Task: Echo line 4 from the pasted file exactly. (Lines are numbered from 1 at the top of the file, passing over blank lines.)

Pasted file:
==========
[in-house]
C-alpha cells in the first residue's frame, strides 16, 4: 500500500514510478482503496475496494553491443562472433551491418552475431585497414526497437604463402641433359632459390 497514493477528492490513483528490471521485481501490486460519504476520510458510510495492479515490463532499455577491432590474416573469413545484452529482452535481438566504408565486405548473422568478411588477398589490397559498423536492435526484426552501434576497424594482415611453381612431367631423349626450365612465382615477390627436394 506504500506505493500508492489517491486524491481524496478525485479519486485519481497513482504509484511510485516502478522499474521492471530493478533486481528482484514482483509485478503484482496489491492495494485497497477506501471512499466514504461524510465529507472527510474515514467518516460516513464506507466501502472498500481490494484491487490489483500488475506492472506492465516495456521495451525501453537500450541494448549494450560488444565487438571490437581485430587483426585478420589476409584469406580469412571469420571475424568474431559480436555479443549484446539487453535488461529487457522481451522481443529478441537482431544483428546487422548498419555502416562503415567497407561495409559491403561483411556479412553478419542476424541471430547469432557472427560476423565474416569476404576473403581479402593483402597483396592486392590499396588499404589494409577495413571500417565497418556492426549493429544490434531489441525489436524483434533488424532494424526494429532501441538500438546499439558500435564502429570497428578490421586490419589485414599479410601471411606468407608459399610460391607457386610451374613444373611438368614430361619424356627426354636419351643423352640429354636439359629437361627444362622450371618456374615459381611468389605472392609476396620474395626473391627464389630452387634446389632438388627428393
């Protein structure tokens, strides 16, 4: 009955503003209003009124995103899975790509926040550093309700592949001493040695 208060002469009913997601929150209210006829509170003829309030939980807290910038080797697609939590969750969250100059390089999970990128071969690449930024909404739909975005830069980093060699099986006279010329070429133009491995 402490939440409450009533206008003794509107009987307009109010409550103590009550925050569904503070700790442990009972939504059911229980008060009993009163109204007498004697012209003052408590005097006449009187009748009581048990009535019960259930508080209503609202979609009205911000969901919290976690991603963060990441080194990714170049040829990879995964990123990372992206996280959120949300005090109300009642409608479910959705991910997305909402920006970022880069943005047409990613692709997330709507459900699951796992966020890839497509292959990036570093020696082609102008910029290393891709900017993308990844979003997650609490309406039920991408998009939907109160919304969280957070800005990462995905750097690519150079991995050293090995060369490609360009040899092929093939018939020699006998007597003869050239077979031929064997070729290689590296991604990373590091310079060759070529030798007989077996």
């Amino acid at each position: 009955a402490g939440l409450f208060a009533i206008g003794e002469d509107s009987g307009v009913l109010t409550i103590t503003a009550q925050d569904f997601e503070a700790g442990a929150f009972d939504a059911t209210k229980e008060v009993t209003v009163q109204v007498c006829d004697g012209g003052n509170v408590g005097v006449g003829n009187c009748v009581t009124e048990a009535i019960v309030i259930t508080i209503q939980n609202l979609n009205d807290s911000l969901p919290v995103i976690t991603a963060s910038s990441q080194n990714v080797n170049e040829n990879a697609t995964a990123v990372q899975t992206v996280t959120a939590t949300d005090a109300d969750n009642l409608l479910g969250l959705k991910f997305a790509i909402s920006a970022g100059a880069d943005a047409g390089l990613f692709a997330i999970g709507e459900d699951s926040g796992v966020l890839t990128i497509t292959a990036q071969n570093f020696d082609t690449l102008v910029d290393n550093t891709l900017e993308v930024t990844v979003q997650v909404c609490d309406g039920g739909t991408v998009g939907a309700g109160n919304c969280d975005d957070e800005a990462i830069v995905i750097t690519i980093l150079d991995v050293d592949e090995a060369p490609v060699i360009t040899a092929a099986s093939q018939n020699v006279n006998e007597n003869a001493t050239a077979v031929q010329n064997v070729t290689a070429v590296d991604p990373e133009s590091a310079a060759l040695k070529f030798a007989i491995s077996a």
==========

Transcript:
């Amino acid at each position: 009955a402490g939440l409450f208060a009533i206008g003794e002469d509107s009987g307009v009913l109010t409550i103590t503003a009550q925050d569904f997601e503070a700790g442990a929150f009972d939504a059911t209210k229980e008060v009993t209003v009163q109204v007498c006829d004697g012209g003052n509170v408590g005097v006449g003829n009187c009748v009581t009124e048990a009535i019960v309030i259930t508080i209503q939980n609202l979609n009205d807290s911000l969901p919290v995103i976690t991603a963060s910038s990441q080194n990714v080797n170049e040829n990879a697609t995964a990123v990372q899975t992206v996280t959120a939590t949300d005090a109300d969750n009642l409608l479910g969250l959705k991910f997305a790509i909402s920006a970022g100059a880069d943005a047409g390089l990613f692709a997330i999970g709507e459900d699951s926040g796992v966020l890839t990128i497509t292959a990036q071969n570093f020696d082609t690449l102008v910029d290393n550093t891709l900017e993308v930024t990844v979003q997650v909404c609490d309406g039920g739909t991408v998009g939907a309700g109160n919304c969280d975005d957070e800005a990462i830069v995905i750097t690519i980093l150079d991995v050293d592949e090995a060369p490609v060699i360009t040899a092929a099986s093939q018939n020699v006279n006998e007597n003869a001493t050239a077979v031929q010329n064997v070729t290689a070429v590296d991604p990373e133009s590091a310079a060759l040695k070529f030798a007989i491995s077996a």